Is it necessary?

In the case of seeing us evolve, on a large scale, towards awakening, as far as I can tell, it is not necessary at all. A not-knowing mind seem quite sufficient, and far more practical. It keeps my thinking receptive and responsive to changing situations.

What are its effects?

What are the effects of these beliefs?

Complacency is one possibility. Everything is taken care of, so I can just sit back and relax. A related one is denial. It will all be OK. Just trust the process. I know it will happen, and nothing can make me change my belief.

Fear and compulsion is another. What is my role in this awakening? What if I don’t discover my role? What if I am left out? Maybe I will be the only one who doesn’t get it, who is left behind? Maybe I will be the Neanderthal in this evolutionary shift? What if humanity screws it up? What if it is all planned out, and we do something to derail it?

Cognitive dissonance is yet another. I know that it will all work out, but it certainly doesn’t always seem that way. There are still lots of huge problems in the world, and not much movement in the right direction. Also, I know that it is only an idea, so it feels false to try to make it appear as anything more than that. Something in me knows the deception in trying to make a relative truth appear absolute.

And eventually, hopelessness and disillusion. I thought it would happen by the magic year 2012, but it didn’t, so what now? My one hope fell through, maybe even my whole worldview.

(Of course, all of these are really gifts. They are invitations for us to examine what happens when we cling to ideas as more than just a relative truth, and see that every belief – no matter how nice and supportive it looks on the surface – has stress and suffering built into it.)

What is my motivation for adopting it?

And why would I want to adopt it? The only reason I personally can find is to feel better about myself and our collective situation, or in other words wishful thinking.

Is it valid?

There is certainly data to support evolution, but not much solid data to support the idea of larger scale awakening. And in any case, the future is always wide open. Trends do not equal certainty of outcome.

Any amount of support still leaves not-knowing mind

Since any idea, including any map, has only a relative truth, it is something to hold very lightly. It can, at best, have practical and temporary value. There is nothing absolute about it.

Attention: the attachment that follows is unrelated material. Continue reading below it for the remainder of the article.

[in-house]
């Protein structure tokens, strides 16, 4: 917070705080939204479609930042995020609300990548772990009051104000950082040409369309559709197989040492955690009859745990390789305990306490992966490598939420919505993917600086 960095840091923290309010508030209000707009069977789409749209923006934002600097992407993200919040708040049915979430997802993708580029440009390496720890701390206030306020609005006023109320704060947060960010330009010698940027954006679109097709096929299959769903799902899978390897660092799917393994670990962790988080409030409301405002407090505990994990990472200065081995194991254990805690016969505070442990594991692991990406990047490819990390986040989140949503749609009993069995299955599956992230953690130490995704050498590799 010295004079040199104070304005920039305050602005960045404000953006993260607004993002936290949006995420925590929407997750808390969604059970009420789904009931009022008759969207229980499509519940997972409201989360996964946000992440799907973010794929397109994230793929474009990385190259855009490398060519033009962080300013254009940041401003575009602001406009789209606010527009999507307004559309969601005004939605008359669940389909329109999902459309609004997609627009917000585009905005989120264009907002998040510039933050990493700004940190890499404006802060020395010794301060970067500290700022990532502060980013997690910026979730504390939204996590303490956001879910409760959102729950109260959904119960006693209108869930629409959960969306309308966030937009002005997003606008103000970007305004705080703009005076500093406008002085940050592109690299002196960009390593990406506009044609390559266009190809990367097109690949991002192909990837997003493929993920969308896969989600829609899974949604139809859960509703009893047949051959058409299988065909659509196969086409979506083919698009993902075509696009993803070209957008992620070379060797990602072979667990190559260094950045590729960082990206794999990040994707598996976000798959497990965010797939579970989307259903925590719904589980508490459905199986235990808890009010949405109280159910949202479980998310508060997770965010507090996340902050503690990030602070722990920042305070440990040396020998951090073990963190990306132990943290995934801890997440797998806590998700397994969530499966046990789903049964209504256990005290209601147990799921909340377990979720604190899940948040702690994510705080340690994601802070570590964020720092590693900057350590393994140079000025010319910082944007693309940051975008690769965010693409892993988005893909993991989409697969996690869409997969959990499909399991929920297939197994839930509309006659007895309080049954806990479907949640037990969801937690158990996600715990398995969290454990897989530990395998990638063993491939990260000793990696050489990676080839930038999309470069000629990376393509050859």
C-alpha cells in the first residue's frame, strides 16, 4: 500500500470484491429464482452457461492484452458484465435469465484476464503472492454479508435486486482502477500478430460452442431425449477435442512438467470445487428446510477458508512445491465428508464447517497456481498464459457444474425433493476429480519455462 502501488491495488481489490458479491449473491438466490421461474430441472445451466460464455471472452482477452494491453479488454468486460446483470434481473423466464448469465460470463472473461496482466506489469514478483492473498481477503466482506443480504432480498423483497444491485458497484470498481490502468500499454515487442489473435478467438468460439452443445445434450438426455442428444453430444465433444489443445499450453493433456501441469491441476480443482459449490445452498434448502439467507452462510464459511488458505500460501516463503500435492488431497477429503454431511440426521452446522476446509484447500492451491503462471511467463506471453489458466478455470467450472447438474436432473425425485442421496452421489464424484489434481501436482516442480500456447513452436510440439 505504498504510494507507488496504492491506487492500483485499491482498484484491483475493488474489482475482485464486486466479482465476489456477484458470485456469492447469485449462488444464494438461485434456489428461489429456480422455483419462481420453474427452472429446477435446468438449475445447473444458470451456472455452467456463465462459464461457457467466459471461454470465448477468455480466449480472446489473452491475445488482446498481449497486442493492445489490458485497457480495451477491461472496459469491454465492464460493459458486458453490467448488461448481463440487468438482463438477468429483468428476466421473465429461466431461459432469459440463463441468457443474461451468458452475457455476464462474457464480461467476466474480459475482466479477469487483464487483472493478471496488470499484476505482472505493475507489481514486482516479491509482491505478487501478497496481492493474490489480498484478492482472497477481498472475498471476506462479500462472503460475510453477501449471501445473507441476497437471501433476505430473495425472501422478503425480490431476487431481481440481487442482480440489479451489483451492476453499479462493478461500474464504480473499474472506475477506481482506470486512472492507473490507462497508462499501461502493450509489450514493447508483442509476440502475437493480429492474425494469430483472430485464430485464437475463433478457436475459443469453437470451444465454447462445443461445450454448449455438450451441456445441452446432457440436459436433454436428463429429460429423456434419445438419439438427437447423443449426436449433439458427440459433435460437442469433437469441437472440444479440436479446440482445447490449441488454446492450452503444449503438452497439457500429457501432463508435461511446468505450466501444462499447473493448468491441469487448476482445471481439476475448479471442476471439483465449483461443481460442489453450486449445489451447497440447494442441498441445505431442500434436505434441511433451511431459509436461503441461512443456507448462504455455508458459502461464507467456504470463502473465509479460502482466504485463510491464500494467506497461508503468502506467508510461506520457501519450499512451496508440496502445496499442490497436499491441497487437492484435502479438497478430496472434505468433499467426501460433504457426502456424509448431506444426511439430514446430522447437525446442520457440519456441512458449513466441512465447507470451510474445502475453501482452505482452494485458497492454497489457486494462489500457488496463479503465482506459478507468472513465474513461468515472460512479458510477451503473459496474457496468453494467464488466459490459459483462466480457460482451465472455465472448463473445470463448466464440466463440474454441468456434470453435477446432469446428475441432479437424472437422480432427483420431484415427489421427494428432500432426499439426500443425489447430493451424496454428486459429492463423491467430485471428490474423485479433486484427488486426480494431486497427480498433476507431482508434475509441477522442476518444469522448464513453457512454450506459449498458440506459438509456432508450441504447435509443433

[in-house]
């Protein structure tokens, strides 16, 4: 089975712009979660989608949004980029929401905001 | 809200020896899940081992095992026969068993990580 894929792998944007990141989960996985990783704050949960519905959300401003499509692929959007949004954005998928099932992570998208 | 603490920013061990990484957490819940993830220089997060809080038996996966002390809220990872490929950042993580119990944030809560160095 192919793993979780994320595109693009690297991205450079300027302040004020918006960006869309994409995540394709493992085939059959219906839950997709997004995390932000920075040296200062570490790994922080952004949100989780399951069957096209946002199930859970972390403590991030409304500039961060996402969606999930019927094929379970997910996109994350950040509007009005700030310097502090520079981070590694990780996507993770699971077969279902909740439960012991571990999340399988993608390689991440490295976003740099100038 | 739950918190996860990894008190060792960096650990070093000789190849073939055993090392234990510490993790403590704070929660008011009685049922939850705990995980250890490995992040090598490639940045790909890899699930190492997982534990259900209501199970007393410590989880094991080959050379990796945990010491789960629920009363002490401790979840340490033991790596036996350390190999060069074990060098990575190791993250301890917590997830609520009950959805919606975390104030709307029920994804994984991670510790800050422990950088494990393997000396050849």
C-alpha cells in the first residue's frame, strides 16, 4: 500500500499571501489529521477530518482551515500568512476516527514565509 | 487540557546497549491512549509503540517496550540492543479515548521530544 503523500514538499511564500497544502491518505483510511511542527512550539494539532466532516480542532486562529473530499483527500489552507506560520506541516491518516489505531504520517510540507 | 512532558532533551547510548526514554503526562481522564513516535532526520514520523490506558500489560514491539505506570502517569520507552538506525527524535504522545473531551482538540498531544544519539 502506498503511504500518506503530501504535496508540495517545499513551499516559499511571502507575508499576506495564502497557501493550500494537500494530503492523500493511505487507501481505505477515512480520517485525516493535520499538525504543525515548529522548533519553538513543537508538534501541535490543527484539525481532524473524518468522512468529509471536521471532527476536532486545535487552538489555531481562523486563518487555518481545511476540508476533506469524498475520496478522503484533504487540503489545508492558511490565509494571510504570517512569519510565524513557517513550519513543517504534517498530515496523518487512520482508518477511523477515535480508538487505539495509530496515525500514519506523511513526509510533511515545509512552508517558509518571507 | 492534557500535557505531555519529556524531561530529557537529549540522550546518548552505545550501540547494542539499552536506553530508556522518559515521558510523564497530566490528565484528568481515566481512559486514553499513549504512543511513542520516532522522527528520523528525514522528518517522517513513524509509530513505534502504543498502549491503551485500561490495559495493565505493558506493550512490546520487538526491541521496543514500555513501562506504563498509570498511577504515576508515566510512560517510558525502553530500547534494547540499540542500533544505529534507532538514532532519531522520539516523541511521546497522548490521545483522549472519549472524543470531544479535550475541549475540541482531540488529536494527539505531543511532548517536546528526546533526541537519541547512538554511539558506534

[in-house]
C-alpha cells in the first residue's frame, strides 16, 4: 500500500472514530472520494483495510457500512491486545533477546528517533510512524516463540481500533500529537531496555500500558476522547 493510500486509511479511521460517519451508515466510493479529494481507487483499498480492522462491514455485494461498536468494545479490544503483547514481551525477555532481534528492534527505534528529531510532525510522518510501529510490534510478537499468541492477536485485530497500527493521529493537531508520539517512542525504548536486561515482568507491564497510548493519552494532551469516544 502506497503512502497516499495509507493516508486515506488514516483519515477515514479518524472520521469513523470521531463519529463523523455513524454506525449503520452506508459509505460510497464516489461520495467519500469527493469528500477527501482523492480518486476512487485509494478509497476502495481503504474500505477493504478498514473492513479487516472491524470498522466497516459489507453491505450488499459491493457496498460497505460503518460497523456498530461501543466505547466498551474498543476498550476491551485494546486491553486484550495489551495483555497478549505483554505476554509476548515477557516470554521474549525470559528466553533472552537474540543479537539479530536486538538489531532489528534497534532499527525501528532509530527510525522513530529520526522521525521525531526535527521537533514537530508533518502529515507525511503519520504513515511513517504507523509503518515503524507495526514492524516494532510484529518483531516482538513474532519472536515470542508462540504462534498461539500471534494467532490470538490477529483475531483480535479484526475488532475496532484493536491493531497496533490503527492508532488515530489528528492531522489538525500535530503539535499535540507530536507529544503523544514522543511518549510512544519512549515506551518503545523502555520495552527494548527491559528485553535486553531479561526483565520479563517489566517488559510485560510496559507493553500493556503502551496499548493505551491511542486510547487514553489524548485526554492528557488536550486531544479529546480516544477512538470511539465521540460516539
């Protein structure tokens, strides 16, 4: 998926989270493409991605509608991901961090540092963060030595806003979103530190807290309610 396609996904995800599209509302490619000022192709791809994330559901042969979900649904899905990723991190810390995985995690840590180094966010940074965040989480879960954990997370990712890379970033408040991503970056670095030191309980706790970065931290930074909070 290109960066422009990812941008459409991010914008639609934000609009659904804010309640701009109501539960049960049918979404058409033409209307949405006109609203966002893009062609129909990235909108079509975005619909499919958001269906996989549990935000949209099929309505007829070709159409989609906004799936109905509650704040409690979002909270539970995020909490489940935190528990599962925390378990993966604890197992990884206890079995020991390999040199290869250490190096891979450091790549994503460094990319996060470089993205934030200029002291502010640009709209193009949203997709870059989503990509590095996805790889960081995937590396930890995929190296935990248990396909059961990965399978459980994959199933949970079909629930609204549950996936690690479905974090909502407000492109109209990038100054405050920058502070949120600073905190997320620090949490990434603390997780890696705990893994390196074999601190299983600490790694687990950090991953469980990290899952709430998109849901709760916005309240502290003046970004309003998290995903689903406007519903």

I may have amazing visions showing me the future. I may have solid research, showing clear evolutionary trends. I may have the most sophisticated and refined theories and explanations about it. I may have the support from the most respected scientists or gurus.

Yet, what it comes down to is that it is only a map. Only an idea.

The idea of gravity has lots of support. I have a great deal of experience with it. It seems consistent. It has the support of science (although they don’t know exactly what it is.) Yet, it still remains only an idea. And if I believe in it, a belief. The idea and belief tells me that if I hold a ball out and release it, it will fall to the ground and it may even bounce a few times. But if I am honest, I cannot know what will happen. It may stay suspended. It may float away. It could happen. I don’t know. No amount of evidence can tell me for certain what will happen in the future.

It is true for gravity, and it is even more (and far more obviously) true for our human and planetary evolution.

It is a nice idea that we will evolve towards becoming more awake to who and what we are, but that is all it is. If solid data seems to support it, then it may help us navigate that terrain. But if data does not seem to support it, then we can let it go.

Personally, I cannot see much solid data for it yet, in spite of all the anecdotal support from certain groups and people. At best, it seems flimsy, and also as wishful thinking. (It may also be one of the side-effects of an initial awakening process, a projection out there of what is more truly going on right here.) We believe in it, because we want it to be true. And we do so without exploring the consequences for ourselves and others of that belief.

As an idea, as a map clearly seen as having only limited and temporary value, it may turn out useful, but maybe not yet. And as a belief, it brings stress and dissonance as any other belief.